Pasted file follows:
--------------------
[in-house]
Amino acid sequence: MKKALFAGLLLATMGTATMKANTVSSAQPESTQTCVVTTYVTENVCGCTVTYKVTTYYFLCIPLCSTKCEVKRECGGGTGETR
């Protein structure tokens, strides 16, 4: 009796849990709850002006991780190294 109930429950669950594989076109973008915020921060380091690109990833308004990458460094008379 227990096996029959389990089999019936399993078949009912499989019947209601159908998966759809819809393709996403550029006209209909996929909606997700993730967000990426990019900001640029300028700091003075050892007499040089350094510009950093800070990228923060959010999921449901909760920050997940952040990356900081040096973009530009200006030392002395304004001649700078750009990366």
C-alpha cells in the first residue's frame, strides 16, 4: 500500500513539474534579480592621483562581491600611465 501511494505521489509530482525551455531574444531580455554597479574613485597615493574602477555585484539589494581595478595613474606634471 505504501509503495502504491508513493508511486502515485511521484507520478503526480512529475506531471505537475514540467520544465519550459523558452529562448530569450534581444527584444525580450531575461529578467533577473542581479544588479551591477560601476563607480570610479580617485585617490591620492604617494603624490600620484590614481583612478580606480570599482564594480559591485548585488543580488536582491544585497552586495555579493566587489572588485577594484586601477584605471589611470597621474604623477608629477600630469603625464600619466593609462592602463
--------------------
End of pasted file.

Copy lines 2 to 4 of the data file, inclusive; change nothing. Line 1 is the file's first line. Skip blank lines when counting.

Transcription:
Amino acid sequence: MKKALFAGLLLATMGTATMKANTVSSAQPESTQTCVVTTYVTENVCGCTVTYKVTTYYFLCIPLCSTKCEVKRECGGGTGETR
């Protein structure tokens, strides 16, 4: 009796849990709850002006991780190294 109930429950669950594989076109973008915020921060380091690109990833308004990458460094008379 227990096996029959389990089999019936399993078949009912499989019947209601159908998966759809819809393709996403550029006209209909996929909606997700993730967000990426990019900001640029300028700091003075050892007499040089350094510009950093800070990228923060959010999921449901909760920050997940952040990356900081040096973009530009200006030392002395304004001649700078750009990366």
C-alpha cells in the first residue's frame, strides 16, 4: 500500500513539474534579480592621483562581491600611465 501511494505521489509530482525551455531574444531580455554597479574613485597615493574602477555585484539589494581595478595613474606634471 505504501509503495502504491508513493508511486502515485511521484507520478503526480512529475506531471505537475514540467520544465519550459523558452529562448530569450534581444527584444525580450531575461529578467533577473542581479544588479551591477560601476563607480570610479580617485585617490591620492604617494603624490600620484590614481583612478580606480570599482564594480559591485548585488543580488536582491544585497552586495555579493566587489572588485577594484586601477584605471589611470597621474604623477608629477600630469603625464600619466593609462592602463